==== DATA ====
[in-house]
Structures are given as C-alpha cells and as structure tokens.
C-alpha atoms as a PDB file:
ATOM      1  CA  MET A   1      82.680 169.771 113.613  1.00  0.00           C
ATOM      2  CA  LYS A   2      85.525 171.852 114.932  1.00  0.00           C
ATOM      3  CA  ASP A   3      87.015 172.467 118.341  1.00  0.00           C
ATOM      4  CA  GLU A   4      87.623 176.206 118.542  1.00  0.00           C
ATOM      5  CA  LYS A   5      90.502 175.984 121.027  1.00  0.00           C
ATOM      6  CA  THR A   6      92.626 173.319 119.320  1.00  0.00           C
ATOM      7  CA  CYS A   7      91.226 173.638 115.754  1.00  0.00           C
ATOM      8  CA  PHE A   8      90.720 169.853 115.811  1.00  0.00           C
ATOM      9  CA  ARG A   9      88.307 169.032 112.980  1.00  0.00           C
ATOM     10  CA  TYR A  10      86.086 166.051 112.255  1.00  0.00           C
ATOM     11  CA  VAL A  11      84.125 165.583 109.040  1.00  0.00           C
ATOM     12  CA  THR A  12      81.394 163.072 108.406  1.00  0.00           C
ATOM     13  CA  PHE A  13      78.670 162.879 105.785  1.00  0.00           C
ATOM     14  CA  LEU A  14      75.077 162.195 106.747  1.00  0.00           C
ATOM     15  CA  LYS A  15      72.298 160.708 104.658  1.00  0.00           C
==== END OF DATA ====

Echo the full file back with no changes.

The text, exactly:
[in-house]
Structures are given as C-alpha cells and as structure tokens.
C-alpha atoms as a PDB file:
ATOM      1  CA  MET A   1      82.680 169.771 113.613  1.00  0.00           C
ATOM      2  CA  LYS A   2      85.525 171.852 114.932  1.00  0.00           C
ATOM      3  CA  ASP A   3      87.015 172.467 118.341  1.00  0.00           C
ATOM      4  CA  GLU A   4      87.623 176.206 118.542  1.00  0.00           C
ATOM      5  CA  LYS A   5      90.502 175.984 121.027  1.00  0.00           C
ATOM      6  CA  THR A   6      92.626 173.319 119.320  1.00  0.00           C
ATOM      7  CA  CYS A   7      91.226 173.638 115.754  1.00  0.00           C
ATOM      8  CA  PHE A   8      90.720 169.853 115.811  1.00  0.00           C
ATOM      9  CA  ARG A   9      88.307 169.032 112.980  1.00  0.00           C
ATOM     10  CA  TYR A  10      86.086 166.051 112.255  1.00  0.00           C
ATOM     11  CA  VAL A  11      84.125 165.583 109.040  1.00  0.00           C
ATOM     12  CA  THR A  12      81.394 163.072 108.406  1.00  0.00           C
ATOM     13  CA  PHE A  13      78.670 162.879 105.785  1.00  0.00           C
ATOM     14  CA  LEU A  14      75.077 162.195 106.747  1.00  0.00           C
ATOM     15  CA  LYS A  15      72.298 160.708 104.658  1.00  0.00           C